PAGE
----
Sunday, 19 November, 2017

Iranian ‘Lord of the Jungle’, who was he?

139409111600207616633094

Mirza Kuchak Khan (1880 – December 2, 1921), also known as ‘Lord of the Jungle’,  was a revolutionary and guerilla of the early twentieth century in Iran.

He was the founder of a revolutionary movement based in the forests of Gilan in northern Iran that became known as the Jangal (Forest) movement. This uprising started in 1914 and remained active against internal and foreign enemies until 1921 when the movement was defeated.

Kuchak Khan was born Younes and was nicknamed Mirza “Kuchak” in the city of Rasht in northern Iran in 1880.

He studied theology to become a cleric at Jame Rasht in Rasht and later at Mahmudiyeh schools in Tehran. On the eve of the Iranian constitutional revolution as all the intelligentsia and ordinary people became more involved in politics, Mirza quit his studies to join the movement. Finally in an Imperial decree the Shah of Iran Muzaffar al-Din Shah agreed to a constitutional monarchy in August 1906.

139409111600192476633094 139409111600206056633094

Mirza Kuchak khan’s Historical House in Northern Iran, Rasht

However, the ruling feudalistic society was not ready to give up on its privileges and respect the newly elected Parliament (Majlis). In June 1908 the parliament was shut down during a coup d’état ordered by the new monarch, Mohammad Ali Shah. The Russian Cossack Brigade under the command of Colonel Liakhov serving the Shah bombarded the parliament and arrested the pro-democracy people and their social leaders such as journalists and members of the Parliament. Uprisings all over the country followed in particular in Tabriz and Rasht. During the Tabriz uprising Kuchak Khan tried to join Sattar Khan’s forces, but was unable to actively participate due to an illness. He was injured in the Constitutionalist war, and had to travel to Baku and Tbilisi for medical attention.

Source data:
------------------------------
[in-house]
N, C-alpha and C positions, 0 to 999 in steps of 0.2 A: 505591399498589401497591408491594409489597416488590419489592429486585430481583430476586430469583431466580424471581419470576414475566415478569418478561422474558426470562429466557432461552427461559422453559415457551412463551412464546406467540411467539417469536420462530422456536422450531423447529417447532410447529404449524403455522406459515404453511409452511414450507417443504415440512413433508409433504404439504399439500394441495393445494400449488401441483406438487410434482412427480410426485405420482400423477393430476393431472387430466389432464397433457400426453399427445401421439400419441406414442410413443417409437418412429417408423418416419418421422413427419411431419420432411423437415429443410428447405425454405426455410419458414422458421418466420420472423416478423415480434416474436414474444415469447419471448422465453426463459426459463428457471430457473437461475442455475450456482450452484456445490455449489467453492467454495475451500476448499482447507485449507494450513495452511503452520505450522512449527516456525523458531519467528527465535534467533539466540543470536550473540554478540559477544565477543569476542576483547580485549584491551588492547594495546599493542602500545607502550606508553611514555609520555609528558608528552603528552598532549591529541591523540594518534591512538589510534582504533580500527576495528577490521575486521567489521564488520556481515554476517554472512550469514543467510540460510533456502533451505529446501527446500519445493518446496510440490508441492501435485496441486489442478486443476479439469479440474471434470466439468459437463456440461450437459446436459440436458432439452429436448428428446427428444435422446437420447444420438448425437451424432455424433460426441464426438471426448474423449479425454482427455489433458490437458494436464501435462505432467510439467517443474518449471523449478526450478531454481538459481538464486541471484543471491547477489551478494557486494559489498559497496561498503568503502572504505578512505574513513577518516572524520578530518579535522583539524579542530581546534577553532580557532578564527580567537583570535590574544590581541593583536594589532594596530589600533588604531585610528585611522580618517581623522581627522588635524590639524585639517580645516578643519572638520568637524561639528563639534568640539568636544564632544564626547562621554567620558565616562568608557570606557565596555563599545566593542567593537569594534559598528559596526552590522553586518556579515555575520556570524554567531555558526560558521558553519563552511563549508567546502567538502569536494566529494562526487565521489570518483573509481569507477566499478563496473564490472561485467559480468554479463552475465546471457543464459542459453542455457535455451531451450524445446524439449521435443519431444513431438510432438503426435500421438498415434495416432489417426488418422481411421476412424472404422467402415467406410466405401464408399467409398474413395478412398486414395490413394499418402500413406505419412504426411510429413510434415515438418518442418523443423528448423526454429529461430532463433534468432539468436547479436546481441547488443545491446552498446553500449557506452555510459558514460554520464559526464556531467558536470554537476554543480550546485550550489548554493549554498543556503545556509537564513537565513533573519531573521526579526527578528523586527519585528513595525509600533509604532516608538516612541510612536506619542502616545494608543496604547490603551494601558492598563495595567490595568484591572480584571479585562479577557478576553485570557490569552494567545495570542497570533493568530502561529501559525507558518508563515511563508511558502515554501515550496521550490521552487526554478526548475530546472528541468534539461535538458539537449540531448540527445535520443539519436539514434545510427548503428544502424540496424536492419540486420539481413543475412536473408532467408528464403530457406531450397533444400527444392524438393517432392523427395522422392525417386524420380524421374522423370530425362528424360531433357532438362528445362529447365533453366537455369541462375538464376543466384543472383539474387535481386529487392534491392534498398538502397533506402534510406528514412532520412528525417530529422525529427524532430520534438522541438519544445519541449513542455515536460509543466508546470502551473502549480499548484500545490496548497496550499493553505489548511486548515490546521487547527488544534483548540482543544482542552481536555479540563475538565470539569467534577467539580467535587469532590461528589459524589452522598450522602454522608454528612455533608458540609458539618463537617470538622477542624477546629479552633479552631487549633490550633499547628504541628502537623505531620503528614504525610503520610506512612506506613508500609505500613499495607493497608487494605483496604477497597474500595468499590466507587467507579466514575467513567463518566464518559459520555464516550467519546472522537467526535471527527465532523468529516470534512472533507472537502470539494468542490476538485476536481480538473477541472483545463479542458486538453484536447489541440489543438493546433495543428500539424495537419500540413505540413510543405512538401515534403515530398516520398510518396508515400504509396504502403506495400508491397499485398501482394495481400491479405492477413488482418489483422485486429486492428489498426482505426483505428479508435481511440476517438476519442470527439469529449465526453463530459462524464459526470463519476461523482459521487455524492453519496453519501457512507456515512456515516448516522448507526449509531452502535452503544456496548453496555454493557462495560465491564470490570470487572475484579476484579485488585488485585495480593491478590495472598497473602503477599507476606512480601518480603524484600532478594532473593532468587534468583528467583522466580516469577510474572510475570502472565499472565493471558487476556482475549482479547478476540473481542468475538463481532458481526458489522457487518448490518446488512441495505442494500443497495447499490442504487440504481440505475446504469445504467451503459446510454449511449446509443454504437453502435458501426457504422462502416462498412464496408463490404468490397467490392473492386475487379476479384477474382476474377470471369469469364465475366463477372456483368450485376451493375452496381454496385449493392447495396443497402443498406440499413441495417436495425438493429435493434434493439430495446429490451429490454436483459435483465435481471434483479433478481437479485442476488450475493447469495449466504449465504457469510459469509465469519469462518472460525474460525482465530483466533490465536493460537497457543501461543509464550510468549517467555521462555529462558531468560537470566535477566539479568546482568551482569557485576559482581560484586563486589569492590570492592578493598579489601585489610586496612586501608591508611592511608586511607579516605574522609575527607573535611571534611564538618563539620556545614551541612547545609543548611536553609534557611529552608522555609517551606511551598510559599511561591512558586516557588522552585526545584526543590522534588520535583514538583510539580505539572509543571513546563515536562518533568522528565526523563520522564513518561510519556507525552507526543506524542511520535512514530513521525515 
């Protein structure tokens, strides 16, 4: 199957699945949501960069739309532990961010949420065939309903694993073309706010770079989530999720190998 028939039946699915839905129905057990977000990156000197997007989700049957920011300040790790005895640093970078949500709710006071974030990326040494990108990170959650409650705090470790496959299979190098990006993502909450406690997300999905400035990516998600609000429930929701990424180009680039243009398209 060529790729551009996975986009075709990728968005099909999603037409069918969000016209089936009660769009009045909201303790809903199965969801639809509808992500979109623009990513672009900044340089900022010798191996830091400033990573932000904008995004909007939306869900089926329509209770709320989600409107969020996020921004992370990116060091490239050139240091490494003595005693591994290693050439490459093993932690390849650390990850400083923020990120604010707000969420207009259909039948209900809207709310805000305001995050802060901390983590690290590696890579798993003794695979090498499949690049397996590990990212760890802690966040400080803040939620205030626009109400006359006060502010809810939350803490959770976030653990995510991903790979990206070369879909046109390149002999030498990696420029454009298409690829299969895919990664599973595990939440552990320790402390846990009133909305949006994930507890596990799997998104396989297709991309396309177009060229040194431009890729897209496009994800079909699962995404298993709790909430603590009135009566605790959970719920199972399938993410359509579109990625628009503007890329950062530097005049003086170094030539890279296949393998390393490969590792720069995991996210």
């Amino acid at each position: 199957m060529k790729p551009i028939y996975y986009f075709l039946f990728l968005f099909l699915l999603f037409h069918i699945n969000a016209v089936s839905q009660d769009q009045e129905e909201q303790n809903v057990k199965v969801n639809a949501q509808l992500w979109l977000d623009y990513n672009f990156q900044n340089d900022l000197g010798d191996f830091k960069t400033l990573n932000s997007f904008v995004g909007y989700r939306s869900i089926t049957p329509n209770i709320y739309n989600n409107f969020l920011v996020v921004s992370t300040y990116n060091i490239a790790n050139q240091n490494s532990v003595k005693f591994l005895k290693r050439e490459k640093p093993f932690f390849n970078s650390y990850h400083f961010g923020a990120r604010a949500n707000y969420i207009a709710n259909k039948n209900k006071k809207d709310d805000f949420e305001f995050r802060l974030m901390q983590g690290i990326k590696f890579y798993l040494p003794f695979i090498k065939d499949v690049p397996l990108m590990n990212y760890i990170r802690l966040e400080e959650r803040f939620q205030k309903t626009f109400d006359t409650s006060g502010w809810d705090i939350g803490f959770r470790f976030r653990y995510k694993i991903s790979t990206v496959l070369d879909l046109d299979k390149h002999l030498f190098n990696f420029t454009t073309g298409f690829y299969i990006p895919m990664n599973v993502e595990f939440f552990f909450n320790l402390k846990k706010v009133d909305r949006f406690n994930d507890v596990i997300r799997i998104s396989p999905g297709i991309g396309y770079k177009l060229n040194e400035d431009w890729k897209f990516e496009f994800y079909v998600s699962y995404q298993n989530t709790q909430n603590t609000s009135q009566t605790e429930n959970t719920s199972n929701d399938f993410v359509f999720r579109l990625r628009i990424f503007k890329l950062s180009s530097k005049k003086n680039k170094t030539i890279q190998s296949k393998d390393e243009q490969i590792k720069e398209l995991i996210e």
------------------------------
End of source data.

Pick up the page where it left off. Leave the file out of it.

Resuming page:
After going through a period of renewed and bloody dictatorship nicknamed the Short Dictatorship (or Lesser Autocracy) finally, in July 1909 the national revolutionary forces from Gilan and central Iran (Bakhtiari tribes) were united to attack and conquer the capital Tehran. Mirza Kuchak Khan was one of the lower rank commanders of the force that invaded the capital from North.

Unfortunately, given the shortcomings of the advanced social thinkers and activists of the time on one hand and the stronger establishment of the old autocracy on the other hand, again the same privileged class and their political representatives took control of the new regime. The freedom fighters were not satisfied and in fact were disarmed, in some cases using force. Meanwhile the direct and indirect manipulation of the country’s internal politics by Tsarist Russians and the British added to the sufferings of the people and resulted in social unrest.

It was during such tumultuous period that Mirza Kuchak Khan, in collaboration with the Society of Islamic Union, started his uprising in the northern forests (Southern Caspian). Mirza Kuchak Khan’s return to Rasht was not easy since he had been expelled from Gilan by the Russian consulate for five years. His cause seems to have been a mixture of that of the newly emerging national bourgeoisie and downtrodden peasants and therefore gained momentum soon after it started. The Jangal forces (locally referred to as ‘Jangalis’ i.e., ‘forest people’ in Persian) defeated the local governmental and Russian troops which added to their reputation as potential saviors of the ideas of the constitutional revolution.